We met one couple closing on a new home with a huge bedroom full of built-in bunk beds for their grandchildren. The room, which was shown with a game table in the middle, was offered as an option over the garage. Judging by the homes that had been built in the neighborhood, everyone seemed to be taking it. That’s the thing about beach houses: You can never have enough beds. At the last minute, someone decides to bring a friend. Having a second master would be important, too, since you’d want to plan for married guests or children to visit.

Bedrooms, including masters, don’t need to be huge in a beach house. The emphasis in the floor plan should be on spaces where you can socialize and enjoy the summer weather. I’d want space to comfortably read a crime novel, do a 2,000-word picture puzzle, and play a board game with five other people. Here’s a larger design, Plan 928-11, that has it all – including two bunk rooms and a guest suite over the garage that 

could be rented to help pay the mortgage. A large mudroom would be great for shaking off the sand before 

entering the main living areas of the home. And the fun would never end in the large game room on the basement level.   

Maintenance-free exterior
I’ll never forget a vacation many years ago when I realized that most of the Victorian homes in downtown Rehoboth were cloaked with vinyl siding. Most visitors may not even notice this. But owners do – vinyl frees from endless repainting of an exterior battered by sea air.   When you go to the beach, you don’t want to spend half your time doing maintenance. It’s important to pay attention to every exterior finish. We’ve rented homes with rusted metal door locks that barely function, wood decks with so many splinters it wasn’t safe to walk on them, and windows warped beyond operation.  Most home plans intended for the beach consider exterior maintenance – check to make sure.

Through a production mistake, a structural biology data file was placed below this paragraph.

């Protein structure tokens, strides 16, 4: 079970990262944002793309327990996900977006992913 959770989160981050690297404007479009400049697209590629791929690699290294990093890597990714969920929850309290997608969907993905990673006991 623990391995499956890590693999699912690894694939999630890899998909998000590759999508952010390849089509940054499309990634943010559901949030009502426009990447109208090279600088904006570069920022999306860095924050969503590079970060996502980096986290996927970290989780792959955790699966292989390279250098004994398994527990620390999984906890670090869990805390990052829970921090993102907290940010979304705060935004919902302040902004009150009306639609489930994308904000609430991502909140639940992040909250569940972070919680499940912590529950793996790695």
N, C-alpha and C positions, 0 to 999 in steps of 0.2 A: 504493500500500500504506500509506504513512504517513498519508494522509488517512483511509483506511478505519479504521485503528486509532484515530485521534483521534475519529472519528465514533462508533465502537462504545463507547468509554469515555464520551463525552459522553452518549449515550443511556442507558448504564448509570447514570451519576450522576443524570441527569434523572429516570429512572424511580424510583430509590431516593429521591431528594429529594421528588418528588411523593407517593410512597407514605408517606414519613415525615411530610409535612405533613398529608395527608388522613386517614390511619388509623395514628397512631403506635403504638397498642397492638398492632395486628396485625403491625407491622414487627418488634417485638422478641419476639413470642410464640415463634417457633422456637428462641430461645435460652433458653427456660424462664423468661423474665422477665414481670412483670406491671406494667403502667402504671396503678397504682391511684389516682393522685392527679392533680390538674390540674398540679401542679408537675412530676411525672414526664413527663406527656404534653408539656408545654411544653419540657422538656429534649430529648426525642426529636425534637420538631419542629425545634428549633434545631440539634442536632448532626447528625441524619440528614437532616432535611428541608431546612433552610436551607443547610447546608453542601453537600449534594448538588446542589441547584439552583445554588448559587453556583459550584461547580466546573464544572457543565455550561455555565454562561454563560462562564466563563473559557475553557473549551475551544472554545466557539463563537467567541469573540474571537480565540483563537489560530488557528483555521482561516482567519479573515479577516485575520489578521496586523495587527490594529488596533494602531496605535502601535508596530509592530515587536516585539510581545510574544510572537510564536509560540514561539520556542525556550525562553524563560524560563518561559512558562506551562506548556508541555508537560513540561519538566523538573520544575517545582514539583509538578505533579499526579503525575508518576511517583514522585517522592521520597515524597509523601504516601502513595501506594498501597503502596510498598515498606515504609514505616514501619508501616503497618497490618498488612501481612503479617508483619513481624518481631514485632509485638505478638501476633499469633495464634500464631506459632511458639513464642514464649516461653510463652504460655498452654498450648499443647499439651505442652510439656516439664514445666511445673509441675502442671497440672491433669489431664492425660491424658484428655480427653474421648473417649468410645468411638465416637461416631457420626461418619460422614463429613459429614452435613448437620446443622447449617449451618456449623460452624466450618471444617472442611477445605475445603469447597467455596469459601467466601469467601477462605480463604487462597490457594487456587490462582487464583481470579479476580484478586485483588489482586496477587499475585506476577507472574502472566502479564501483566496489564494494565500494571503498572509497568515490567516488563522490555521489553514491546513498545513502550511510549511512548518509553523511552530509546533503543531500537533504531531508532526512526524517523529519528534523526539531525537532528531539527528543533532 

A decent walk-in pantry and laundry room
Beach homes sometimes sacrifice important utility spaces for bedroom count. I would want a decent-sized walk-in pantry for bulk storage. So that you wouldn’t have to go shopping for staples the second you arrived for a stay. Outside storage would be another must-have. Some items – beach chairs, umbrellas, and toys come immediately to mind – aren’t meant to be dragged inside. A shed with enough room for bike storage, including helmets and other gear, would be essential.